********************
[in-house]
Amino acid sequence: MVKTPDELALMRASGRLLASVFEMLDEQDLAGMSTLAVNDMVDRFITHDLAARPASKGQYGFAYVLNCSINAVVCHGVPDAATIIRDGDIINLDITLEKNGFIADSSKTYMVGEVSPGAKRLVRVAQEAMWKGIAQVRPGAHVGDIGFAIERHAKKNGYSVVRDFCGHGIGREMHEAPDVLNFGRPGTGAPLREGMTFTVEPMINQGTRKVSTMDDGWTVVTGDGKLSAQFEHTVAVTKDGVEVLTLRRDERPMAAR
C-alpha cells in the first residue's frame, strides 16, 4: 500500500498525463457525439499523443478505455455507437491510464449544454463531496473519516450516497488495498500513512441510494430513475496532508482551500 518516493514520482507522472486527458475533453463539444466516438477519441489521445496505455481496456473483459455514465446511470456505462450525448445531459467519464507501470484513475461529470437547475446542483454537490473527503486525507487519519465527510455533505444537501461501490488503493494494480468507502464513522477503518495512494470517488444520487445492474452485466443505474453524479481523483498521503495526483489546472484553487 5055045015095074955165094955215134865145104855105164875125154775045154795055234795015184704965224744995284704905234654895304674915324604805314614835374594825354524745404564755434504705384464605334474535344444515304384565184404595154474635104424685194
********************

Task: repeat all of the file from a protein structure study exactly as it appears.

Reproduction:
[in-house]
Amino acid sequence: MVKTPDELALMRASGRLLASVFEMLDEQDLAGMSTLAVNDMVDRFITHDLAARPASKGQYGFAYVLNCSINAVVCHGVPDAATIIRDGDIINLDITLEKNGFIADSSKTYMVGEVSPGAKRLVRVAQEAMWKGIAQVRPGAHVGDIGFAIERHAKKNGYSVVRDFCGHGIGREMHEAPDVLNFGRPGTGAPLREGMTFTVEPMINQGTRKVSTMDDGWTVVTGDGKLSAQFEHTVAVTKDGVEVLTLRRDERPMAAR
C-alpha cells in the first residue's frame, strides 16, 4: 500500500498525463457525439499523443478505455455507437491510464449544454463531496473519516450516497488495498500513512441510494430513475496532508482551500 518516493514520482507522472486527458475533453463539444466516438477519441489521445496505455481496456473483459455514465446511470456505462450525448445531459467519464507501470484513475461529470437547475446542483454537490473527503486525507487519519465527510455533505444537501461501490488503493494494480468507502464513522477503518495512494470517488444520487445492474452485466443505474453524479481523483498521503495526483489546472484553487 5055045015095074955165094955215134865145104855105164875125154775045154795055234795015184704965224744995284704905234654895304674915324604805314614835374594825354524745404564755434504705384464605334474535344444515304384565184404595154474635104424685194